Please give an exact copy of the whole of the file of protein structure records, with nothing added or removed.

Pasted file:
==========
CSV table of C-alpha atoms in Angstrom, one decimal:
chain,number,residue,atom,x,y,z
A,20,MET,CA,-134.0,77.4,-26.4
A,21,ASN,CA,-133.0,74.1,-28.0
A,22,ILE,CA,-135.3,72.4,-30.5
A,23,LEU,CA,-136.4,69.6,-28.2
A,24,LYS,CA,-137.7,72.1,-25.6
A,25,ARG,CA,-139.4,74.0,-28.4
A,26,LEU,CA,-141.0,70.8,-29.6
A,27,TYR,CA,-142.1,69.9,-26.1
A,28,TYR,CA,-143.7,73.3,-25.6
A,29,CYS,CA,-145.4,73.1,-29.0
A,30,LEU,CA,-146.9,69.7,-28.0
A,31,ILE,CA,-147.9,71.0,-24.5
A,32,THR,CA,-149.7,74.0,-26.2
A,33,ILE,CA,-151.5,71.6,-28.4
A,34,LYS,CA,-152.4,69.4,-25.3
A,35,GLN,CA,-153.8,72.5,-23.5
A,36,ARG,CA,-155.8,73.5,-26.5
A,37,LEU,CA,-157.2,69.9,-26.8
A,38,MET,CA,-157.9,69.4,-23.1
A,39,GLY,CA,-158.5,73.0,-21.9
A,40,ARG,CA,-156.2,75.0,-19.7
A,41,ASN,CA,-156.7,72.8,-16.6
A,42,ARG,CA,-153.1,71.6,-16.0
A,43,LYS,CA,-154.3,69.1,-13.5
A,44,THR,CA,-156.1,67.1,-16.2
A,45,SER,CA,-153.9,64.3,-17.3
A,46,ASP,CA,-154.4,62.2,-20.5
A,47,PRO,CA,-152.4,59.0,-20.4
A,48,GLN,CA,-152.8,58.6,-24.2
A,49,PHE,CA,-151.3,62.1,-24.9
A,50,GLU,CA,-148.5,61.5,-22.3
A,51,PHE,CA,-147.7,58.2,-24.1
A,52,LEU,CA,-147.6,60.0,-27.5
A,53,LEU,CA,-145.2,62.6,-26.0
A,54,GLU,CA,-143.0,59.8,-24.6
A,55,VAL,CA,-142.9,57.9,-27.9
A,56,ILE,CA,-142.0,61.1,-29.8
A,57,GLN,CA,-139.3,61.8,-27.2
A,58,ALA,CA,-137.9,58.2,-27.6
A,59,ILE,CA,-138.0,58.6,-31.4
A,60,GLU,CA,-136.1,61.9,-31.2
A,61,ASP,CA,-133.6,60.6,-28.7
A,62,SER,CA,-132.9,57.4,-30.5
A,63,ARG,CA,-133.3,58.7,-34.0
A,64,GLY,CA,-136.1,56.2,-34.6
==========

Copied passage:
CSV table of C-alpha atoms in Angstrom, one decimal:
chain,number,residue,atom,x,y,z
A,20,MET,CA,-134.0,77.4,-26.4
A,21,ASN,CA,-133.0,74.1,-28.0
A,22,ILE,CA,-135.3,72.4,-30.5
A,23,LEU,CA,-136.4,69.6,-28.2
A,24,LYS,CA,-137.7,72.1,-25.6
A,25,ARG,CA,-139.4,74.0,-28.4
A,26,LEU,CA,-141.0,70.8,-29.6
A,27,TYR,CA,-142.1,69.9,-26.1
A,28,TYR,CA,-143.7,73.3,-25.6
A,29,CYS,CA,-145.4,73.1,-29.0
A,30,LEU,CA,-146.9,69.7,-28.0
A,31,ILE,CA,-147.9,71.0,-24.5
A,32,THR,CA,-149.7,74.0,-26.2
A,33,ILE,CA,-151.5,71.6,-28.4
A,34,LYS,CA,-152.4,69.4,-25.3
A,35,GLN,CA,-153.8,72.5,-23.5
A,36,ARG,CA,-155.8,73.5,-26.5
A,37,LEU,CA,-157.2,69.9,-26.8
A,38,MET,CA,-157.9,69.4,-23.1
A,39,GLY,CA,-158.5,73.0,-21.9
A,40,ARG,CA,-156.2,75.0,-19.7
A,41,ASN,CA,-156.7,72.8,-16.6
A,42,ARG,CA,-153.1,71.6,-16.0
A,43,LYS,CA,-154.3,69.1,-13.5
A,44,THR,CA,-156.1,67.1,-16.2
A,45,SER,CA,-153.9,64.3,-17.3
A,46,ASP,CA,-154.4,62.2,-20.5
A,47,PRO,CA,-152.4,59.0,-20.4
A,48,GLN,CA,-152.8,58.6,-24.2
A,49,PHE,CA,-151.3,62.1,-24.9
A,50,GLU,CA,-148.5,61.5,-22.3
A,51,PHE,CA,-147.7,58.2,-24.1
A,52,LEU,CA,-147.6,60.0,-27.5
A,53,LEU,CA,-145.2,62.6,-26.0
A,54,GLU,CA,-143.0,59.8,-24.6
A,55,VAL,CA,-142.9,57.9,-27.9
A,56,ILE,CA,-142.0,61.1,-29.8
A,57,GLN,CA,-139.3,61.8,-27.2
A,58,ALA,CA,-137.9,58.2,-27.6
A,59,ILE,CA,-138.0,58.6,-31.4
A,60,GLU,CA,-136.1,61.9,-31.2
A,61,ASP,CA,-133.6,60.6,-28.7
A,62,SER,CA,-132.9,57.4,-30.5
A,63,ARG,CA,-133.3,58.7,-34.0
A,64,GLY,CA,-136.1,56.2,-34.6